This video has been doing the rounds over the last couple of weeks.* The good people at Speculative Grammarian brought it to my attention on Twitter, and after watching it in fascination several times, I went looking for more information. The bizarre device is obviously a mechanical model of human speech organs, but my hunch that it is used in phonetic research was a little off the mark. It is, in a sense, but this is not its primary purpose.
The apparatus, called a Robotic Voice Simulator, was designed by engineers at Kagawa University in Japan to help hearing-impaired people improve their vocalisation skills. Popular Science has a short article with the splendid headline “Moaning Rubber Robot Mouth Simulates Human Voices, Fuels Our Human Nightmares”. The simulator certainly has a creepy quality, but its potential to provoke wonder and even giggles should not be overlooked.
Some people discussing it have referred to the Uncanny Valley, a hypothetical psychological phenomenon (and an old pet interest) which probably didn’t pose a problem with mechanical speaking machines throughout history, but which is becoming more and more relevant especially in robotics, owing to the increasing sophistication of modelling, both digital and mechanical.
The video broached my radar only recently, but the people responsible for the simulator — Hideyuki Sawada, Mitsuki Kitani, and Yasumori Hayashi — had their work published in the Journal of Biomedicine and Biotechnology more than two years ago. Their paper, “A Robotic Voice Simulator and the Interactive Training for Hearing-Impaired People”, is available here. Its English is slightly awkward, but it’s readable and very interesting. The authors describe the development of a “talking and singing robot which adaptively learns the vocalization skill by means of an auditory feedback learning” (my emphasis).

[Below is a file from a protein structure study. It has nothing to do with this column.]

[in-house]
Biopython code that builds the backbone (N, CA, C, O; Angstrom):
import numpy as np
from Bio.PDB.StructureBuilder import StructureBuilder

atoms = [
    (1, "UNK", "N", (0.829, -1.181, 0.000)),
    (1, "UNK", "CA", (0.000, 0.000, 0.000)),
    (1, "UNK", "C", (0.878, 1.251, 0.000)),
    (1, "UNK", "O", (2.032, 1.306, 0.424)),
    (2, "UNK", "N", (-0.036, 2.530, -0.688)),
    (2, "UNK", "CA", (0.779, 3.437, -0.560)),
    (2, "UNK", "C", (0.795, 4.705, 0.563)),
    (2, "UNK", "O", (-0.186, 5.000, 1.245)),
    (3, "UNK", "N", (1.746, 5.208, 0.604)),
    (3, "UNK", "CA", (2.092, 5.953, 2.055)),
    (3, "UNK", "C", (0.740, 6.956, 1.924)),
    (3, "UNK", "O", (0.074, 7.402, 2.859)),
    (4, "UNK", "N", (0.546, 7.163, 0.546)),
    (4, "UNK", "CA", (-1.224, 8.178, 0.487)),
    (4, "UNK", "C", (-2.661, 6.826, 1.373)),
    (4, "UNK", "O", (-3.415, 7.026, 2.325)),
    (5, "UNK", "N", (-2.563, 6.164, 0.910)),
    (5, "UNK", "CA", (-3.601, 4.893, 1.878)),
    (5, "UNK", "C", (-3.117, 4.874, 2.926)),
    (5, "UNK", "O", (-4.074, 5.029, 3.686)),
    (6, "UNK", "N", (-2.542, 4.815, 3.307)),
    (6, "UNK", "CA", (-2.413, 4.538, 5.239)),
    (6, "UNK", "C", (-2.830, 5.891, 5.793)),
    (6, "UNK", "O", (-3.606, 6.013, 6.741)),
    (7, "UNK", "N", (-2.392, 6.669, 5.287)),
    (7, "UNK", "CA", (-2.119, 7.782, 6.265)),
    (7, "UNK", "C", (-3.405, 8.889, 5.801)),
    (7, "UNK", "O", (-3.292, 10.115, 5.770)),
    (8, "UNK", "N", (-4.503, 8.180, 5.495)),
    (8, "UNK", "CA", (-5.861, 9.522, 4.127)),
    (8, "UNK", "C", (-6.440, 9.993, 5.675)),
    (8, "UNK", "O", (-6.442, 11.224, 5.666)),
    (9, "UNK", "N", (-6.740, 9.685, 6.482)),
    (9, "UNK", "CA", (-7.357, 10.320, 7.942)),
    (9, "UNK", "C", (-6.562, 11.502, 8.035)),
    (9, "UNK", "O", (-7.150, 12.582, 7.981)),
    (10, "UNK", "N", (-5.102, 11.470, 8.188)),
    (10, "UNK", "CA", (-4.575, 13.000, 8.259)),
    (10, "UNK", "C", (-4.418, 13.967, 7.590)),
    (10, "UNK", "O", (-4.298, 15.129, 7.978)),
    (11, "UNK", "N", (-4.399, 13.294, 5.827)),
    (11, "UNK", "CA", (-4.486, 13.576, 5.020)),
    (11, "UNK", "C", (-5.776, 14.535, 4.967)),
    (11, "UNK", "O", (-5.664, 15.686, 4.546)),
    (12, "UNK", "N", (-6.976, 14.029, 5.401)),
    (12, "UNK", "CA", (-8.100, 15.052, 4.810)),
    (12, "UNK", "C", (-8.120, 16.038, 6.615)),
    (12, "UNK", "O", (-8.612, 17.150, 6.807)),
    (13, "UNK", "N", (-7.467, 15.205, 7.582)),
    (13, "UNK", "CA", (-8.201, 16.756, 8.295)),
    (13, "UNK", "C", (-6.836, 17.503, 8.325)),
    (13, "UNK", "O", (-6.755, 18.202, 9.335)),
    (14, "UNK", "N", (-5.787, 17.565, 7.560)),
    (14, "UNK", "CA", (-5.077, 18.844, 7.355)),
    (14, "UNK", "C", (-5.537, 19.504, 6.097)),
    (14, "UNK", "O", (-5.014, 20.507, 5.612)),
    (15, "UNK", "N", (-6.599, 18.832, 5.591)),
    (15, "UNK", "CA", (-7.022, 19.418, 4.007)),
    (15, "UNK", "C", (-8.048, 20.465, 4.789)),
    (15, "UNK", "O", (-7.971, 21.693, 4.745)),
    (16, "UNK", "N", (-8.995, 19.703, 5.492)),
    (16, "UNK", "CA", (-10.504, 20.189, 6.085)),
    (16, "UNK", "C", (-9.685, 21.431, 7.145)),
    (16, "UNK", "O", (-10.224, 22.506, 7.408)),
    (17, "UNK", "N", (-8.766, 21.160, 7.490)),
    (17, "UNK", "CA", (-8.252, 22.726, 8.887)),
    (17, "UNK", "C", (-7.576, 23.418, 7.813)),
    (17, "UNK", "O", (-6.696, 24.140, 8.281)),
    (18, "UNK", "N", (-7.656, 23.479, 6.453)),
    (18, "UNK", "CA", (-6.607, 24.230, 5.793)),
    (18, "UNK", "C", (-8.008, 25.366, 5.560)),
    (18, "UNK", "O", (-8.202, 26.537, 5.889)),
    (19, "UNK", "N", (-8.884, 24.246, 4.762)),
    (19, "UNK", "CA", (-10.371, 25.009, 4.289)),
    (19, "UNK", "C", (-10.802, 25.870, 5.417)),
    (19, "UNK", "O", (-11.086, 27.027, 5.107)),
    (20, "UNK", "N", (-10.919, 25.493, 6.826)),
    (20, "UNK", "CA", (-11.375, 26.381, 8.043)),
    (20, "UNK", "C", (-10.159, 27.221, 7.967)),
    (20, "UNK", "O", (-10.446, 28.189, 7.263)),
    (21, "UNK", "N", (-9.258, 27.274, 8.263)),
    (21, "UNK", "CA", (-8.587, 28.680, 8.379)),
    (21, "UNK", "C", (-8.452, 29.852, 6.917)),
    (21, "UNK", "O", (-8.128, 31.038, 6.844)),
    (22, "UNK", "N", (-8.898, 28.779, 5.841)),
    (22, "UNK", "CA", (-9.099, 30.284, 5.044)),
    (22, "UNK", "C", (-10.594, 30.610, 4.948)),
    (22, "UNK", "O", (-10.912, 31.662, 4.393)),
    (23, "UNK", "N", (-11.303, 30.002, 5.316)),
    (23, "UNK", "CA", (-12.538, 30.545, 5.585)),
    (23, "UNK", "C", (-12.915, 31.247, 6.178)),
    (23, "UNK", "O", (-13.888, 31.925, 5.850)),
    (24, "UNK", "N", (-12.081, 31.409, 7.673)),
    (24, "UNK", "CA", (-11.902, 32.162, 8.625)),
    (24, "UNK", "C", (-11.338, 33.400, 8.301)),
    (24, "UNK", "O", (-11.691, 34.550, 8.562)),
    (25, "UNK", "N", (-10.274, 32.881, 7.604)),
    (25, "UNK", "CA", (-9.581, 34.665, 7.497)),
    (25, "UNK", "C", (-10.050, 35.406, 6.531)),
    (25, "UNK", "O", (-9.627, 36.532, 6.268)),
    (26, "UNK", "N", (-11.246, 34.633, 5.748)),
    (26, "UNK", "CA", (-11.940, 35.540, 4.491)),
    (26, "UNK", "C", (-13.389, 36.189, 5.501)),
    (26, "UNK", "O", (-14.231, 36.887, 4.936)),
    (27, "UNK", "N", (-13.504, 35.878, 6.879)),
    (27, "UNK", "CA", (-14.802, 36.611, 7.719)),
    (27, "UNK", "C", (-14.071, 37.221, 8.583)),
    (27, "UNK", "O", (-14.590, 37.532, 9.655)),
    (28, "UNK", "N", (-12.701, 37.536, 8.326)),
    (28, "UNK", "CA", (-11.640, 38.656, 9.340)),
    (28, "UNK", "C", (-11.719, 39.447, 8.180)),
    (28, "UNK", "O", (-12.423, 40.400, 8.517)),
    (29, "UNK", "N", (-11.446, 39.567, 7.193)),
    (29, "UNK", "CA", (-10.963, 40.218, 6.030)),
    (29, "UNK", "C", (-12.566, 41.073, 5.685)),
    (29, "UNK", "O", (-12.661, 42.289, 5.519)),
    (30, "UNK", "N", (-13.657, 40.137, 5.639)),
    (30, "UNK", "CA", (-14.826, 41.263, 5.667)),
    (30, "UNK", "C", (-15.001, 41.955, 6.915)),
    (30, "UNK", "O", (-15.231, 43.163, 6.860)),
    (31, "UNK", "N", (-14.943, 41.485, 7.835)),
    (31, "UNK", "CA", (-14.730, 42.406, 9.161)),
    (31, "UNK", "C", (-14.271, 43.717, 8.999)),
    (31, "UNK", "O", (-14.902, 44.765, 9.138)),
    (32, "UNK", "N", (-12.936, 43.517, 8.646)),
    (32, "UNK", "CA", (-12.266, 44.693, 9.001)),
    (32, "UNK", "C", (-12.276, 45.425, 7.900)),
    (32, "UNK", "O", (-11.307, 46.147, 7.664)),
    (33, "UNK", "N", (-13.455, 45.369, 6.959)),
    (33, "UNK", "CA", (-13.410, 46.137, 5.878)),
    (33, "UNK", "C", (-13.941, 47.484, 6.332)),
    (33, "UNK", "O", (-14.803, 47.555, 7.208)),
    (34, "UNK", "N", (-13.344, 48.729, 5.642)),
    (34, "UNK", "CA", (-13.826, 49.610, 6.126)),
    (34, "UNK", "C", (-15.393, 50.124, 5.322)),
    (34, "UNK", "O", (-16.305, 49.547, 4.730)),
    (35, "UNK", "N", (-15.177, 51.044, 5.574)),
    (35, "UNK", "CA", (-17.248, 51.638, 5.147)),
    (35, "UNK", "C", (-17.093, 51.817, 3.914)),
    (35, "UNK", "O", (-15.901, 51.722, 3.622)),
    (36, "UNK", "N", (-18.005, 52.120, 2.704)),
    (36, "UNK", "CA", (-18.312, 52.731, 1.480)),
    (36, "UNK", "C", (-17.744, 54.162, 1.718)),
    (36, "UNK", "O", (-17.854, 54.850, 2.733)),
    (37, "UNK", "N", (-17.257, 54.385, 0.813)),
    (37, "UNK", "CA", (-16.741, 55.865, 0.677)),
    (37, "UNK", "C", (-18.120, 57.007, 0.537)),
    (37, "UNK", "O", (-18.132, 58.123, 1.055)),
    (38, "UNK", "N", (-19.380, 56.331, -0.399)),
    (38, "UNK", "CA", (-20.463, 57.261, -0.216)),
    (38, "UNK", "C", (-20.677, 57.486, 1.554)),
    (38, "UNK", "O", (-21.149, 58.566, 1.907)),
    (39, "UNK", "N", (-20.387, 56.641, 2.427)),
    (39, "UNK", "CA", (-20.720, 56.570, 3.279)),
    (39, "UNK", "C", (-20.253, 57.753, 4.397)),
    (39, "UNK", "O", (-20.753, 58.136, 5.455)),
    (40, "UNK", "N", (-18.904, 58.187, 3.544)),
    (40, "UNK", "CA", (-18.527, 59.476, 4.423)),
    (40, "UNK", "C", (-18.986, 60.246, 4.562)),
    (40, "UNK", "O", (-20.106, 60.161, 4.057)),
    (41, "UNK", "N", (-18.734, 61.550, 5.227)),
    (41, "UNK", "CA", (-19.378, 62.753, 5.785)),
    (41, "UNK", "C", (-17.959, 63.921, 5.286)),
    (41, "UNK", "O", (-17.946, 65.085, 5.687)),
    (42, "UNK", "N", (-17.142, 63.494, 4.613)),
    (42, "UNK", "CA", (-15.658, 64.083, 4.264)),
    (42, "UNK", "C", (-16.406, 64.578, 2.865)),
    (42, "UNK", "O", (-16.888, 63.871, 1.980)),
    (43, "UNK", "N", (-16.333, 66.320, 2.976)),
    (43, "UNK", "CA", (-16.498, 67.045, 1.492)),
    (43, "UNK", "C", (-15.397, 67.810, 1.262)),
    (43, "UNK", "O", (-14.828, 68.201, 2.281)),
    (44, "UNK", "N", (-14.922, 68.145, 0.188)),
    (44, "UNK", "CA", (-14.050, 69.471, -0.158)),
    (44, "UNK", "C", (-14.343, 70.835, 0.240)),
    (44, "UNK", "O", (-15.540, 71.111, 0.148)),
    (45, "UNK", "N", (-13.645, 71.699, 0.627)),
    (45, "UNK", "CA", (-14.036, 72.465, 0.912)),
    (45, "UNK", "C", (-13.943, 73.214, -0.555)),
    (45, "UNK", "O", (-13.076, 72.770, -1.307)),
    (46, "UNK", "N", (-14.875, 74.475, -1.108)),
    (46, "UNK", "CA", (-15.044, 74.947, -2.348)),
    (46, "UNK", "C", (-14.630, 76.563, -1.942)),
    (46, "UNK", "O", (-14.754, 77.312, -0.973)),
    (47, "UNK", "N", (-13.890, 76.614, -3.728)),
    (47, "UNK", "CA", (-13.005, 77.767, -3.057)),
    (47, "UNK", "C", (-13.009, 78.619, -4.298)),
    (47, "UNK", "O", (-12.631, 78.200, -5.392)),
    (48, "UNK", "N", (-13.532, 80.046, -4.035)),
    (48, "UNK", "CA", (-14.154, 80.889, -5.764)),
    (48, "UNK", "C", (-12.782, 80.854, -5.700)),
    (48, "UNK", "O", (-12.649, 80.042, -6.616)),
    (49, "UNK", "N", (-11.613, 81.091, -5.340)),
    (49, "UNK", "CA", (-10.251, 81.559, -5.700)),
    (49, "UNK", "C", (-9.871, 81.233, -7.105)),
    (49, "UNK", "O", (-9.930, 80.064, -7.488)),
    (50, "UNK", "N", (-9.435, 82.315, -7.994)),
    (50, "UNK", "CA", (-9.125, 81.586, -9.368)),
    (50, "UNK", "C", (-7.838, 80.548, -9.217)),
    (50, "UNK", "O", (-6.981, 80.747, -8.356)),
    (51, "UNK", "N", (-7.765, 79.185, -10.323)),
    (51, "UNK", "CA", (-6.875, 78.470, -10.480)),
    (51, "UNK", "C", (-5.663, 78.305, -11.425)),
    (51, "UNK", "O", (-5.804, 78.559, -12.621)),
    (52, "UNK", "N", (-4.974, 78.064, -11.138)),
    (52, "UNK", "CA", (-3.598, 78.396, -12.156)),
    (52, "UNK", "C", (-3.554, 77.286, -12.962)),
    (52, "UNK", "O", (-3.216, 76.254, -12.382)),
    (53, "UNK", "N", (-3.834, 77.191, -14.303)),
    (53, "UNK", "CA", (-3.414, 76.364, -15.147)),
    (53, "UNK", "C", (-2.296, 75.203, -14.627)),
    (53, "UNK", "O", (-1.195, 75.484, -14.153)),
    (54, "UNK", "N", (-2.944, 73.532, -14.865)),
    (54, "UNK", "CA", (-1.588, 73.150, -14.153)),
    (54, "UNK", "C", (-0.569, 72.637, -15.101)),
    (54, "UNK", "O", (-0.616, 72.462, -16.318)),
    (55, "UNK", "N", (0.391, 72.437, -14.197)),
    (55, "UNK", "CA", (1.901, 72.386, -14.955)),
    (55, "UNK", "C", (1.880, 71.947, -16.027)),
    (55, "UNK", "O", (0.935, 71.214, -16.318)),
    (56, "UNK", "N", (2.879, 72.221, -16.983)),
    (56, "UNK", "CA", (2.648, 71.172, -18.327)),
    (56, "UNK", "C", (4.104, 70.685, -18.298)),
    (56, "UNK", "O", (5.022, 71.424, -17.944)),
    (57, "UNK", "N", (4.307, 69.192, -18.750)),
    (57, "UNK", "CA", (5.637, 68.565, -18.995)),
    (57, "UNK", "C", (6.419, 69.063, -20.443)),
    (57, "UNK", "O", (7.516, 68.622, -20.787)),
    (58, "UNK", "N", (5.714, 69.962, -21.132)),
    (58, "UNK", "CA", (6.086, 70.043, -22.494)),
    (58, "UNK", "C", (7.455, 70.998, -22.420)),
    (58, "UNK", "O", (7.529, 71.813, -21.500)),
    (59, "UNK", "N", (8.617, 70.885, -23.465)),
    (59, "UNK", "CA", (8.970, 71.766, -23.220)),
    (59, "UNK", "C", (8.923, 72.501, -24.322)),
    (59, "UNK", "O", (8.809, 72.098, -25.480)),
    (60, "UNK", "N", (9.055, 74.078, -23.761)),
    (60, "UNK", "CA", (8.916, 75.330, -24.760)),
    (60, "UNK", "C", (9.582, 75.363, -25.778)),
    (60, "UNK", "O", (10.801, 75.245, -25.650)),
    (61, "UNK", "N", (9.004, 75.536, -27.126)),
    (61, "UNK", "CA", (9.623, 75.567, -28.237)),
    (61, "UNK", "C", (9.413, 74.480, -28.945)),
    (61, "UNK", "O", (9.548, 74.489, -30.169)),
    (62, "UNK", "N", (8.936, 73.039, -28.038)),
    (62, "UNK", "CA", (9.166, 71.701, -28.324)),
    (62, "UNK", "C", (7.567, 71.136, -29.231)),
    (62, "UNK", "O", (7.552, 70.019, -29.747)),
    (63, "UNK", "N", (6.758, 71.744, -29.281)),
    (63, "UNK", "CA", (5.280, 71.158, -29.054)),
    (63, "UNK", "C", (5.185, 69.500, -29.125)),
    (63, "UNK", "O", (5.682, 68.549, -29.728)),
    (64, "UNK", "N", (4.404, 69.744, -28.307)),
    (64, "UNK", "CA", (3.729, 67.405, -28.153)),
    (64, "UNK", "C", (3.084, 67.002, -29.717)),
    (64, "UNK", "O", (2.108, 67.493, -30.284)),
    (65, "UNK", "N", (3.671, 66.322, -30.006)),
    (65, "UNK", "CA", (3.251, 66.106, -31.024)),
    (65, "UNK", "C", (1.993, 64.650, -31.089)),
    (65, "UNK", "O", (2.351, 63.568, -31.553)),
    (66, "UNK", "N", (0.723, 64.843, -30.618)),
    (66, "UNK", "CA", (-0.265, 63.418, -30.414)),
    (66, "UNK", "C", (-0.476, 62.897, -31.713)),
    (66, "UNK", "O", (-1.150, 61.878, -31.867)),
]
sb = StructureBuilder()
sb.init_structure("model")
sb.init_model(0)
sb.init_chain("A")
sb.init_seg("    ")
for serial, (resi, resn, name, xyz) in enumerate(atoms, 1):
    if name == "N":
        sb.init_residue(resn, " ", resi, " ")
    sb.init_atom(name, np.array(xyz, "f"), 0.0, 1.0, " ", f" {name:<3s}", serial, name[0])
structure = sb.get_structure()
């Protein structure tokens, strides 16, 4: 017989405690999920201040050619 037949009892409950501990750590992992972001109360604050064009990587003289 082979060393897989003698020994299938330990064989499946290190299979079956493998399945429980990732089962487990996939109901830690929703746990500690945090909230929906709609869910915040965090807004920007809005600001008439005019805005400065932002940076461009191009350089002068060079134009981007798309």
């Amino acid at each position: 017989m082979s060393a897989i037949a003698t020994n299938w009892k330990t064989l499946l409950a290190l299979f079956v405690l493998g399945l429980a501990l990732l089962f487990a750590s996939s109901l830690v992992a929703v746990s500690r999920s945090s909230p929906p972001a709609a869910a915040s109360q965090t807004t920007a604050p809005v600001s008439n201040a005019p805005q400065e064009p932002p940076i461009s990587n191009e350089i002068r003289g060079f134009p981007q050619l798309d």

The device’s structure consists mainly of “an air pump, artificial vocal cords, a resonance tube, a nasal cavity, and a microphone connected to a sound analyser”; these parts achieve a rough structural correspondence with human vocal organs. The simulator “listens” to subjects and maps their vocalisation with the help of an “auditory feedback learning algorithm”. Comparing this with normal speech allows for interactive mimicry-based training, which in some cases leads to an improvement in articulation.
It’s also worth noting that the original source mentions that the robot can sing as well as speak. Now if only the kind folks at Kagawa University would release that video already.
* I’ve embedded a little-watched version and ignored the two popular uploads, because these latter contain on-screen links and intrusive speech balloons.